625 Comes North 

1 September 2001 tbs.pm/1651

I recall that for both my schoolmates and me – indeed for most children of the sixties – it was “pestering Dad” that brought new services into the home.

So it was for us when BBC-2 first reached the north. Looking back at the post war development of television now, it is easy to think that after the start of Independent Television in 1955 and the breaking of the BBC monopoly that came with it, the next big event was the coming of colour in the late sixties.

This conveniently misses out what the television trade was getting excited about in the early sixties – the coming of 625-line transmission. Rather in the way that digital TV is promoted today, as an enhancement to picture quality as well as channel choice, the TV trade in 1964 went crazy about the new dual standard sets which would “revolutionise your viewing”.

To me as a child of 12, the ‘bill of fare’ that the new third channel was to offer, was quite a secondary matter to the promotion of the new sets (or the addition of a UHF capability to existing dual standard tubes, which had been on sale since about 1960). Our set, a 1961 Bush, came ready equipped with the extra line capability, requiring the friendly TV man only to fit a new tuner, which worked side by side with the existing VHF one. A switch on the side of the set selected which tuner was in use. I had spent years flicking it when no tuner was fitted, and no adult in the room!

Then there was the matter of the aerial. In our house, I think my father got the new one to shut me up, rather than to see the new programmes. A man turned up with a ladder, and we all went out into the garden to watch him precariously plant the new array on the chimney, my mother indomitably serving sandwiches on the grass!

Like so many children in the era of the space race, it was the gadgetry aspect that appealed – I don’t suppose for a moment that I considered the new programmes on offer – though we did know what they were.

For some time, the BBC had clung to the unpopular policy of trailing programmes on BBC-1 that could be seen “now on BBC-2”. For many viewers this was maddening in the extreme, as BBC-2 was not widely available. It had opened in the London area only, spreading within the first year to the Midlands. Those of us in the northwest area, served by the Winter Hill transmitter, had had to wait over eighteen months before BBC-2 reached us.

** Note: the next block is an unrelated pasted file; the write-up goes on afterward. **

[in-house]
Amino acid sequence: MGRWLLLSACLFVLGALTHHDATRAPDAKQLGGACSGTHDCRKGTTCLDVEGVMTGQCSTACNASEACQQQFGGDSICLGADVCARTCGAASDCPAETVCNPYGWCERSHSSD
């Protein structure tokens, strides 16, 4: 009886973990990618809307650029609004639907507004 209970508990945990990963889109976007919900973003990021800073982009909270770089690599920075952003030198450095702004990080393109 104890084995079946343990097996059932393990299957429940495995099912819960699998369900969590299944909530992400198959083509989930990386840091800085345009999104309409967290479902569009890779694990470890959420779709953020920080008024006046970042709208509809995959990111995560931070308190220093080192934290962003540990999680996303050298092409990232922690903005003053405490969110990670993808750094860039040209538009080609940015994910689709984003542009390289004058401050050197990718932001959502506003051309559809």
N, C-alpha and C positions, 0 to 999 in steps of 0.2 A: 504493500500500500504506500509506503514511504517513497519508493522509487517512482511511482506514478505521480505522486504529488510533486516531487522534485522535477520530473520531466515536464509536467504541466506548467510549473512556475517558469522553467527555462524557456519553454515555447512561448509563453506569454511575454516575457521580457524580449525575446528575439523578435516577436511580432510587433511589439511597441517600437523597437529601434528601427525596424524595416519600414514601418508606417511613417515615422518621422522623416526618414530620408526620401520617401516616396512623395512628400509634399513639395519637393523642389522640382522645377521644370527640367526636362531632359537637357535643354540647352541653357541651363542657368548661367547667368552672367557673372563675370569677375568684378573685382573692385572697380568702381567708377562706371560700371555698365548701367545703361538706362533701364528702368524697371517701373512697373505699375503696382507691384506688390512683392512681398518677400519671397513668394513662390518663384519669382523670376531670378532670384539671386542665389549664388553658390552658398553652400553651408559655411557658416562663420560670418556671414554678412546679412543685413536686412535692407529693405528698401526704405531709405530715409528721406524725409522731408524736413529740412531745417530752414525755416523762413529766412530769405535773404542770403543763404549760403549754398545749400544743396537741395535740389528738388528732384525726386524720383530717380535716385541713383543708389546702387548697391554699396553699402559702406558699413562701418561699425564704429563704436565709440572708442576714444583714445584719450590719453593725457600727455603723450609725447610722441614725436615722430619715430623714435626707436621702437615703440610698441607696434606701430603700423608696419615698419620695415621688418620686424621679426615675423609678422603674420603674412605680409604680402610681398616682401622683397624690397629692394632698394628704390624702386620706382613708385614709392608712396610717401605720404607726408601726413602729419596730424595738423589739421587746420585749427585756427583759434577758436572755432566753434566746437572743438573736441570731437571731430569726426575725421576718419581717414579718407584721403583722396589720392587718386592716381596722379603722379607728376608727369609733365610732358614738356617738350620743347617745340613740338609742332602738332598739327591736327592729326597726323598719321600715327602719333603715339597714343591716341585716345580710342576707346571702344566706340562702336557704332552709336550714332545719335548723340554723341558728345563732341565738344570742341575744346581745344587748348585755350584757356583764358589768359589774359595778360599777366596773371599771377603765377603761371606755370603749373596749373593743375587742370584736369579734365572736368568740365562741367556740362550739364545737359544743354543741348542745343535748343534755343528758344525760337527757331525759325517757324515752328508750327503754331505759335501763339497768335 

My father said that the policy was to have new viewers “gagging for the new service”, but I felt it was a case of promotions almost amounting to cruelty! When reviews of BBC-2 shows spread to Radio Times, “Letters to the Editor” expressed the anger of the disenfranchised.

The BBC had to spin money for the new transmitters from its existing budgets, and no supplementary licence fee was allowed for the new channel. Unlike the special colour licence, introduced four years after BBC-2 started, the early years of BBC-2 were cash limited, as was evidenced by the evening start of 7.30 for weekday programming.

The early black and white years of BBC 2 are often forgotten now, with some weak history books even wrongly suggesting that the channel was launched in colour. Those first three years in black and white are remarkable in retrospect for the way the channel was promoted. 625-lines was the gimmick, an evident improvement (they said) on the customary 405. The slow spread of the channel across the country however showed that the public sector was (again) under financial pressure, and the growth in viewing figures was painfully slow. This was probably a relief to ITV, who felt BBC-2 was no competition.

It was even suggested that a picture by UHF had more “tone and contrast”. This was a particular fraud, as on our set it had markedly less! It seems to have been forgotten these days that the promotional effort at the time was as much about 625-lines and UHF, as it was about a specific new channel.

My parents became avid viewers of BBC-2 because of the literary and cultural weight of the early programming. I think that the original reputation for being the “Third Programme” of the television industry did the set sales no favours, and it was only with the coming of (limited) colour in 1967 that the channel began to gain the attention it deserved.

As a child, I found the original programmes contained little I really understood, but the novelty of having a third choice on the set was amazing. Along with our illicit watching of an adjacent ITV region, we had choice undreamt of. As my mother had said, “What will Kif push us into next?”.

A Transdiffusion Presentation

Report an error


Kif Bowden-Smith Contact More by me


# #

You Say

1 response to this article

Graham Ashley 19 December 2013 at 4:18 pm

The arrival of U.H.F. Transmissions in the mid 1960’s along with colour tv on BBC2 only, was a headache for lots of television engineers because the signal was not always that good and the valve system didn’t always produce what was required. Ah the halcyon days of the pc86 and pc88 tuner unit valves. THORN EMI definitely had one over all other manufacturers by never having a valve driven colour tv set, the good old Thorn2000 series. I can’t believe how far television has come since I started my apprenticeship. From starting repairing televisions with BBB only to seeing Sterling converter boxes supplying ITV connected to others, Colour television, channel 4, satellite tv, channel5, video recorders, dvd recorders, flat screen TV’s and all the time prices plummeting encouraging the consumer to buy more and update quicker. I can’t wait for the motor industry to catch up

Your comment

Enter it below

A member of the Transdiffusion Broadcasting System
Liverpool, Sunday 19 May 2024